Grass should be cut short, and brush and dense shrubbery trimmed to prevent rodent shelter and feeding sites. Buildings should be adequately insulated and weatherized, and insulation in roof cavities should be replaced as necessary. Woodpiles and stacks should be placed where they cannot be accessed by rodents, and lumber should be stacked at least 12 inches off the ground and away from structures.

Poisonous Animals

Animals that produce toxic secretions, known as poisons or venoms, are found in virtually every phylum. These substances serve a variety of purposes, from prey capture to predator deterrence. They may act directly through the tissues of the animal (e.g., ciguatoxin accumulation in predatory fish) or they may be delivered through the mouth (snakes) or expelled into the surrounding environment (cone snails).

Although snake envenomation has a negative public image, these creatures are essential to pest control. Without venomous animals, humans would be overrun by innumerable insects and other arthropods. The humble European mole, for example, uses a toxin in its saliva to subdue earthworms before digging up the garden.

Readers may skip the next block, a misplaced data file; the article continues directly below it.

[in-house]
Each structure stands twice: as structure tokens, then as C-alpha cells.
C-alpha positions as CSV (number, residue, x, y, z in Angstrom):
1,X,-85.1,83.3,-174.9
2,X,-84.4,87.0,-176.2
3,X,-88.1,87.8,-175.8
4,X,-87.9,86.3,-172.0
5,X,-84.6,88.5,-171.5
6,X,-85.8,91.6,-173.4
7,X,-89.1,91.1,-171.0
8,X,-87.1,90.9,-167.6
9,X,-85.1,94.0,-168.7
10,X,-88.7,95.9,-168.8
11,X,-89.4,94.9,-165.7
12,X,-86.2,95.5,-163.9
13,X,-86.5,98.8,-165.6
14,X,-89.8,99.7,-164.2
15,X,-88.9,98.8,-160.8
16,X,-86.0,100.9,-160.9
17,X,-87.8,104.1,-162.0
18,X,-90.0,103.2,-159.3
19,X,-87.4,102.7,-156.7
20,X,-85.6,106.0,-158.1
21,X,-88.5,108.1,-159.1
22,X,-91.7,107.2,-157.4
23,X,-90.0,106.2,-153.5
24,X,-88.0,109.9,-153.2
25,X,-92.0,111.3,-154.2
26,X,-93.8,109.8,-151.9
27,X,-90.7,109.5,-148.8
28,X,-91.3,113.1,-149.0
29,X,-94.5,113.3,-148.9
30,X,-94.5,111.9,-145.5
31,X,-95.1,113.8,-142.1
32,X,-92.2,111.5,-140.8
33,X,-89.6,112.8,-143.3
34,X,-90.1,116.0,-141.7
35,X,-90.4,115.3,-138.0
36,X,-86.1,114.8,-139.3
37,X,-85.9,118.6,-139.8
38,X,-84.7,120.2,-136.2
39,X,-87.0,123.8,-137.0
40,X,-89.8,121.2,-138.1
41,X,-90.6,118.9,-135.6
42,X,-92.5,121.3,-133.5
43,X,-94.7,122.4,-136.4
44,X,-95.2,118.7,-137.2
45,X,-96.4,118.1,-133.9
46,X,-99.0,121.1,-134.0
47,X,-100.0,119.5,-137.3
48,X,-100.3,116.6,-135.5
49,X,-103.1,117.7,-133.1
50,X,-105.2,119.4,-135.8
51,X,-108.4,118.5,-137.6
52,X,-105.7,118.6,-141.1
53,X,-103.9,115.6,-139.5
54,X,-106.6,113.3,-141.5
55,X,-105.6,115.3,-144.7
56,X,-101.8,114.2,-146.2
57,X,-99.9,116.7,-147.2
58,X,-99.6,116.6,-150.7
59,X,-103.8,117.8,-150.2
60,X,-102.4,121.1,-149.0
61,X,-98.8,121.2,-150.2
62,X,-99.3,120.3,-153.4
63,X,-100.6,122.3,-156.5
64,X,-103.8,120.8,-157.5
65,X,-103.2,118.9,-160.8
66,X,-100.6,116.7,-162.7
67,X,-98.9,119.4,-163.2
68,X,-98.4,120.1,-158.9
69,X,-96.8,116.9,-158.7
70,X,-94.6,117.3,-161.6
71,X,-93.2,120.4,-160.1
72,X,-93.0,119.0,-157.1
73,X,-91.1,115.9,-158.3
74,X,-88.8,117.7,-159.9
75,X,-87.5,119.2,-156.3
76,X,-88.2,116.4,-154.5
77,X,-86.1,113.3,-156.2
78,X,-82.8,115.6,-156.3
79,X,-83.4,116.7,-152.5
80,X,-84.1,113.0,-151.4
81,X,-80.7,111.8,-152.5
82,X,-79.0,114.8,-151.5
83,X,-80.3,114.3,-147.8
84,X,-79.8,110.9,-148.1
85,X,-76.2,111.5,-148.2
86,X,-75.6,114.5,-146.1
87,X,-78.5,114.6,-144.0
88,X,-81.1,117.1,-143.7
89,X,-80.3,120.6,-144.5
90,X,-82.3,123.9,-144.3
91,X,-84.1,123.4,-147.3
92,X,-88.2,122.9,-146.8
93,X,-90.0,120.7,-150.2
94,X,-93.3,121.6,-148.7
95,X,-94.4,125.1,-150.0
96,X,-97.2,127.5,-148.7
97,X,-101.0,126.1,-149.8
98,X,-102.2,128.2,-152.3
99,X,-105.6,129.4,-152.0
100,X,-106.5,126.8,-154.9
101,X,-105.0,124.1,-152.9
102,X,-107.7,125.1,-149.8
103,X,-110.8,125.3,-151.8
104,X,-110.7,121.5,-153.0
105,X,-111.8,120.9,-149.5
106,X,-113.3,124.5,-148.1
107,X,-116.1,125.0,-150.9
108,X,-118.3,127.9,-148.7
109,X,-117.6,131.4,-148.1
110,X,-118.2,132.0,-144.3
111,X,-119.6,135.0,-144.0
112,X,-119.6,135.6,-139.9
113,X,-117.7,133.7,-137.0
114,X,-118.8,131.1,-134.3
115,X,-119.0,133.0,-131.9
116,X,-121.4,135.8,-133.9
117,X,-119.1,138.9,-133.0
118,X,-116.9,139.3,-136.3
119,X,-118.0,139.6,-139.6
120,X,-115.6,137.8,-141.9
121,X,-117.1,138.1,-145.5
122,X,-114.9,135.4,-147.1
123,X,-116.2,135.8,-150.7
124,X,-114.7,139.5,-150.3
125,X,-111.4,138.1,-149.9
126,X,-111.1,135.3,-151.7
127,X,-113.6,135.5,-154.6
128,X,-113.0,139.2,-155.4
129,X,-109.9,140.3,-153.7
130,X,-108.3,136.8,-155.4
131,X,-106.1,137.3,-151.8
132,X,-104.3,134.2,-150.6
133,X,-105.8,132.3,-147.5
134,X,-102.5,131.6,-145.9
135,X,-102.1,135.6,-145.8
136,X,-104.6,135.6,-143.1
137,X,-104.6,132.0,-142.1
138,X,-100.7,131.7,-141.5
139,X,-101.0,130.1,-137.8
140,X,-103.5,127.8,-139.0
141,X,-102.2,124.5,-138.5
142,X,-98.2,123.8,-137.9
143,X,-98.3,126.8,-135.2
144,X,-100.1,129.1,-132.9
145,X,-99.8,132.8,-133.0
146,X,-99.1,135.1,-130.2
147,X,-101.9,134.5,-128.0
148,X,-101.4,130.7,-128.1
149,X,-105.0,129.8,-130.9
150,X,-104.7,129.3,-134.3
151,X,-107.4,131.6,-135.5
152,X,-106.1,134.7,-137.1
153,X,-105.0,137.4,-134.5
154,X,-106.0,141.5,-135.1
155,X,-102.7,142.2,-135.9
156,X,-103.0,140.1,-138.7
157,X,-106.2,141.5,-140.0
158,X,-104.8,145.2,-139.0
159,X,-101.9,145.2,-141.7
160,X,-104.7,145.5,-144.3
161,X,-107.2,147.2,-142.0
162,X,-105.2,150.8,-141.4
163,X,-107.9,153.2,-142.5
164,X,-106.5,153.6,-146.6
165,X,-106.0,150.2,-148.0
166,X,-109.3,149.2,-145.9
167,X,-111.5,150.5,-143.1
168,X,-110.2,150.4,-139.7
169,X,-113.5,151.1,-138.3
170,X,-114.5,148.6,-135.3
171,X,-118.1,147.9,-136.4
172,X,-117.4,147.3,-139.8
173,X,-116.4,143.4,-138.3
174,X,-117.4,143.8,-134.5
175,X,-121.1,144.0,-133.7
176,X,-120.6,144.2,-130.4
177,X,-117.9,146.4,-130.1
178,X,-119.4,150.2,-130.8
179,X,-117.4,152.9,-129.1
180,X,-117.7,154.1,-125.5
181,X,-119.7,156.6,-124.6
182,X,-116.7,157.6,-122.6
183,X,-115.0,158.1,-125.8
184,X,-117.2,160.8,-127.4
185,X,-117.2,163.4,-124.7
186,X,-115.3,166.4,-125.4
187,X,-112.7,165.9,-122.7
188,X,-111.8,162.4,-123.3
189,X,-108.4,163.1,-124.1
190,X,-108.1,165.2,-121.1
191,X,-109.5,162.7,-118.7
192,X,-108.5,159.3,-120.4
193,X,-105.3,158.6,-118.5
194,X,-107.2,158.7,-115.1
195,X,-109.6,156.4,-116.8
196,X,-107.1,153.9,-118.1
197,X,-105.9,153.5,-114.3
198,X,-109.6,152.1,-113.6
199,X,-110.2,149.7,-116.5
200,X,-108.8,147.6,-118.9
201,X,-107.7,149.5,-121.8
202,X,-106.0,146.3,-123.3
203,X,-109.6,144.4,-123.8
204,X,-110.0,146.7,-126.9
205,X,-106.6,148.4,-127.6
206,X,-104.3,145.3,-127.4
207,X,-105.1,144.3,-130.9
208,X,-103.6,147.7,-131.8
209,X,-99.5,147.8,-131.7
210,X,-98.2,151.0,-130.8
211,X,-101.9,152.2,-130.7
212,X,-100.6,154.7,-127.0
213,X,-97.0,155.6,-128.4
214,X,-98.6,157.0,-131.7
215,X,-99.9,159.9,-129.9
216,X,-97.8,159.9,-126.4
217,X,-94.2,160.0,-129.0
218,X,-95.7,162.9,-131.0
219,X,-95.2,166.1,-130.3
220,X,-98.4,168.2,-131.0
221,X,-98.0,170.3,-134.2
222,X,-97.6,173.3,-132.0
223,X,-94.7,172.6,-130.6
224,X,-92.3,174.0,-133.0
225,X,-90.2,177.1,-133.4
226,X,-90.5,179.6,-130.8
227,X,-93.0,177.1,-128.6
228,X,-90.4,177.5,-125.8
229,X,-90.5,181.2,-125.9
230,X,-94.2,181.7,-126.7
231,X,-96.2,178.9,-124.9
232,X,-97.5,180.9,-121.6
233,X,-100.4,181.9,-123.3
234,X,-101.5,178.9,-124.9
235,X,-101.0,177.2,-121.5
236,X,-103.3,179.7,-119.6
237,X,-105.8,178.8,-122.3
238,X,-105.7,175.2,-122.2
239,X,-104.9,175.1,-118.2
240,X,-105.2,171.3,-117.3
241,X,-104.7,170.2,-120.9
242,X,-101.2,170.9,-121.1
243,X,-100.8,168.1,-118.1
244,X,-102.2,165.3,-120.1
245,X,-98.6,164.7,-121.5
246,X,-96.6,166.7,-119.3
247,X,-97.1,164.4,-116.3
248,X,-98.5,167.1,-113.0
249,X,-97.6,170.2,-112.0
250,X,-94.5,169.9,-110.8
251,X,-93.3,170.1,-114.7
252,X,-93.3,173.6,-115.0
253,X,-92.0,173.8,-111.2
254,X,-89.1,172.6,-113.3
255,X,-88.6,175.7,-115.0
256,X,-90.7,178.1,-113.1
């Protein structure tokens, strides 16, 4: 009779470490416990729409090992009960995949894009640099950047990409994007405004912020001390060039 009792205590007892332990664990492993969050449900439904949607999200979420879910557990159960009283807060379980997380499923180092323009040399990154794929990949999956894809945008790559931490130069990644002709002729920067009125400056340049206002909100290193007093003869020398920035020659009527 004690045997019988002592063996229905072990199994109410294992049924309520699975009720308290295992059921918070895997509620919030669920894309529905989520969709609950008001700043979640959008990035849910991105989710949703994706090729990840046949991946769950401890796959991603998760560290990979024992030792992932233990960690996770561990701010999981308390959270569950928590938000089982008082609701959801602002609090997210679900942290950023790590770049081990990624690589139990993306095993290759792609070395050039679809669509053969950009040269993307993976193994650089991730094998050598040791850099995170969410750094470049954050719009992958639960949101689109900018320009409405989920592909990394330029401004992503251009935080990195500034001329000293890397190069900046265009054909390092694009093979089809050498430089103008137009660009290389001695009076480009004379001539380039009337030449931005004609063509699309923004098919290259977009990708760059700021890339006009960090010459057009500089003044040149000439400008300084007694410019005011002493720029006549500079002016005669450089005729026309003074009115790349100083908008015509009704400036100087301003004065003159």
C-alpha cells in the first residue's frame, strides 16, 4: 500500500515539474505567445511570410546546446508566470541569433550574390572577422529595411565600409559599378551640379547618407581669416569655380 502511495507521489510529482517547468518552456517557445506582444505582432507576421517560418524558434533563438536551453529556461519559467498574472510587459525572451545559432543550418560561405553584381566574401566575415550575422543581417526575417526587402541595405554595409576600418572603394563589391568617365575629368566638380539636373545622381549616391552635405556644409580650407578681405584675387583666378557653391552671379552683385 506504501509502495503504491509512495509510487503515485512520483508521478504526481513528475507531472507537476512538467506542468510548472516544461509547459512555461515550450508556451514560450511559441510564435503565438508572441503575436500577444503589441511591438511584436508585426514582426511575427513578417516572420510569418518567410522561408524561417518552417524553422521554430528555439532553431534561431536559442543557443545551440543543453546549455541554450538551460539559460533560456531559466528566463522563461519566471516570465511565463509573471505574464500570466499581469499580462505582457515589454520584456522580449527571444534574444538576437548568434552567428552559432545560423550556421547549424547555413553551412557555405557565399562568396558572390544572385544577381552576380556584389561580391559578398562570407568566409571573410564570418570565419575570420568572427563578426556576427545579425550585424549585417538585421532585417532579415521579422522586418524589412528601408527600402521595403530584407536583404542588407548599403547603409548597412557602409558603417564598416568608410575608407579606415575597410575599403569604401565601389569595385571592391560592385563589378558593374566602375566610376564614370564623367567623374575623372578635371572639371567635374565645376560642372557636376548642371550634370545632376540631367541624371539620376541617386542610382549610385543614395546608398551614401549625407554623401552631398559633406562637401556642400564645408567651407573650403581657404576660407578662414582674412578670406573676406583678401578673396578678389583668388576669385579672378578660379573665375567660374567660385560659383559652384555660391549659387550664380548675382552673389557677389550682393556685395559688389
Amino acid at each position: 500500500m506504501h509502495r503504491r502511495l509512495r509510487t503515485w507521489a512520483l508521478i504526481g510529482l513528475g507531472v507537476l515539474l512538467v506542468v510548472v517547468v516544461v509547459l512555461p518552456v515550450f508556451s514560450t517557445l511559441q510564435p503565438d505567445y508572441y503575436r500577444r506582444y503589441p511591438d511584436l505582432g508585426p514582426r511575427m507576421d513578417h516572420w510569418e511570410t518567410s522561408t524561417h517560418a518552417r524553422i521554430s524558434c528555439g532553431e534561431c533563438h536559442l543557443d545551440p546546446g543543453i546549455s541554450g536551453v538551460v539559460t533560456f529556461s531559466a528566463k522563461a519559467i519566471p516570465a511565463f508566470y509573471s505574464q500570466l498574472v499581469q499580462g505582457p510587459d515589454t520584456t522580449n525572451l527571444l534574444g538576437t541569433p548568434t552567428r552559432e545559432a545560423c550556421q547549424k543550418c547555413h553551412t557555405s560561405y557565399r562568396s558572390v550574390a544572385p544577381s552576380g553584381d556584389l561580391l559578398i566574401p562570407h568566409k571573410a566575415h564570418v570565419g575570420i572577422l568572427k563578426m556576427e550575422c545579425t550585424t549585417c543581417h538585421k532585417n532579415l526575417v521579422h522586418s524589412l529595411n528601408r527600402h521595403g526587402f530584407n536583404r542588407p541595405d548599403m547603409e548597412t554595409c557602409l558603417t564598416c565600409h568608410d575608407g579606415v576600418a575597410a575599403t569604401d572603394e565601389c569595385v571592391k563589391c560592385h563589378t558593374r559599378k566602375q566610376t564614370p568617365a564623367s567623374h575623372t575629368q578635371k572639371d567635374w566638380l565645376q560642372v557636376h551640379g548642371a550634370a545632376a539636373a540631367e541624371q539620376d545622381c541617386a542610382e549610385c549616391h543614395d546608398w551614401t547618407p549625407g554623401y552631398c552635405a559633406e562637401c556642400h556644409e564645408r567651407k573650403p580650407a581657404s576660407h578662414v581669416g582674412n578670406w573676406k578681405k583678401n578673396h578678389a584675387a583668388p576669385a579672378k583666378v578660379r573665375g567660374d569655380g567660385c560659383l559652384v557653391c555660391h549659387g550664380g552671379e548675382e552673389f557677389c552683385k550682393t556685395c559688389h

Pest Control Technicians

Pest control workers use a variety of methods to eliminate bedbugs, ants, termites, rodents and other unwanted insects or animals. Their job duties include assessing an infestation, treating affected areas and providing preventive maintenance at homes or commercial properties. They often need to interact with clients and may describe treatment processes or recommend follow-up measures. Some technicians specialize in certain types of pests or techniques, while others receive more general on-the-job training. A high school diploma or equivalent is usually the minimum requirement for most positions.

Pest controls workers frequently work outdoors and indoors in all weather conditions. They may need to cut or bore through walls to access infested areas, make minor exclusions and set mechanical traps. They also spray or dust chemical solutions, powders or gases to kill or repel pests from buildings or outdoor areas.